ON Duty Functions: After a 10 hour or 34 hour DOT Break a driver must complete a Pre-Trip Inspection before operating the equipment; this needs to be at least 15min.  All ON Duty functions must also be logged as they happen including: fueling, scaling, loading, unloading, drop & hook, DOT Inspection, tire check, etc. 

    Before going on a DOT Break, a minimum 15min. Post Trip must be completed along with a VIR report.

    LOAD Information:For E-logs go to the LOAD Tab and enter: Load ID#, End Date of load, BOL#, Trailer#. This must be up-to-date and edited as necessary.

  5. Backing Safely

    Oct 18

    Posted in Safety

    Backing Safely

    Before you begin backing, set the brakes and GET OUT AND LOOK – GOAL.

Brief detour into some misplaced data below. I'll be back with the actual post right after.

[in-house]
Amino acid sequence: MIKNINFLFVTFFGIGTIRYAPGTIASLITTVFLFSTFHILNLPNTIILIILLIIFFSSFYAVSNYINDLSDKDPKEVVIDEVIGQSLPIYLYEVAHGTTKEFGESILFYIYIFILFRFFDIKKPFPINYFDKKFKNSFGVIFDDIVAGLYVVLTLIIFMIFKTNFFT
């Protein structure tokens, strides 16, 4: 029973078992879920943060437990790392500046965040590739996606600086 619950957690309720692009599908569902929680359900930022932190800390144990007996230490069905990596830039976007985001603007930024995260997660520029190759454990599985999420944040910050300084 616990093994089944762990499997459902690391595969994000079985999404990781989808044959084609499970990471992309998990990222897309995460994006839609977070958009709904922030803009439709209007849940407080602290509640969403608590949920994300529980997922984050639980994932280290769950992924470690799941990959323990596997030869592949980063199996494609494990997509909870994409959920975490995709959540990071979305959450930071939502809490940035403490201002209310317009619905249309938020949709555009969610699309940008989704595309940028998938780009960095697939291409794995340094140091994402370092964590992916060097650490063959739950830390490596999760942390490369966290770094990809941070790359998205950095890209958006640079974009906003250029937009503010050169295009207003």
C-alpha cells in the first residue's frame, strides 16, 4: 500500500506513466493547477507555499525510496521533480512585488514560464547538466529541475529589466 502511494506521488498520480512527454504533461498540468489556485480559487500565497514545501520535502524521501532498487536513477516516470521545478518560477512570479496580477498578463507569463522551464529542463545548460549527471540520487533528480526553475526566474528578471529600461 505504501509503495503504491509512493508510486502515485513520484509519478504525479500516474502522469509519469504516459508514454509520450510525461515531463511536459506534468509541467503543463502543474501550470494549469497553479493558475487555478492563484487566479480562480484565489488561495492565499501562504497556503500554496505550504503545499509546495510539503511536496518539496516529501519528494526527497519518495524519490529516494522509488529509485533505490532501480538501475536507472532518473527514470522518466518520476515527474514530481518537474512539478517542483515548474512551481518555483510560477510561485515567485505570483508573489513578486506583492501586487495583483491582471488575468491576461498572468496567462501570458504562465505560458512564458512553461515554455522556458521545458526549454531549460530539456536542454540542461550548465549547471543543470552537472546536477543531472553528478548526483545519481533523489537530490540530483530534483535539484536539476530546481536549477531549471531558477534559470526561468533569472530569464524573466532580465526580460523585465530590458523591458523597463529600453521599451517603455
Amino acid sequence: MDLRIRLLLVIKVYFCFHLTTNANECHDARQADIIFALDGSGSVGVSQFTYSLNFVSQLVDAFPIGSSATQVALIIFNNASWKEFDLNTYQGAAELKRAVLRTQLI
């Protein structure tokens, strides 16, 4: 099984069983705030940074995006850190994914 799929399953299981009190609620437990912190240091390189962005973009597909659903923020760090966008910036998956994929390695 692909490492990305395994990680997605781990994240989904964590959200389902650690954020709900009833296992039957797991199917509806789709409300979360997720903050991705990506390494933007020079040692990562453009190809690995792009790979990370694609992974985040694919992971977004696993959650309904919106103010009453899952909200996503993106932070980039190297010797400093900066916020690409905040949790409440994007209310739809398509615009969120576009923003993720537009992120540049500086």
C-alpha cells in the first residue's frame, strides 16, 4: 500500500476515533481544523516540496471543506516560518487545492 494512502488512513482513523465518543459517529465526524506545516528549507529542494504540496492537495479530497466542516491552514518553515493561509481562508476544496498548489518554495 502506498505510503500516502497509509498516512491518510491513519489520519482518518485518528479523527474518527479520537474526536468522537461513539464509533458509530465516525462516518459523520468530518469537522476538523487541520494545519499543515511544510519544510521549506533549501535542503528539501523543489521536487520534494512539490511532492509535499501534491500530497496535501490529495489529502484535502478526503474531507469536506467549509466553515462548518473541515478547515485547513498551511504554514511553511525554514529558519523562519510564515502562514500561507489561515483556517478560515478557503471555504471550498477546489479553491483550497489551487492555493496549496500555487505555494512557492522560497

When backing use your flashers. Put warning flashers on before shifting into reverse. Periodically tap on your city horn. Keep the windows open and the radio off so you’ll hear any noises.

    If you are using a spotter make sure you and the helper are in a position so you can see each other at all times. If youlose sight of them, STOP!

  6. Don’t Let Mountain Driving Turn Into a Rocky Experience

    Mountain driving poses such hazards as steep hills, changing weather, wildlife and rocks in the roadway.  Follow these tips to stay safe:

    • All lights should be on for safety -  day or night. Use your four-ways to alert other drivers you are below the speed limit.
    • While traveling up steep roadways stay in the right lane to allow other vehicles to pass. If you must, pull off the road at the first place you may do so safely.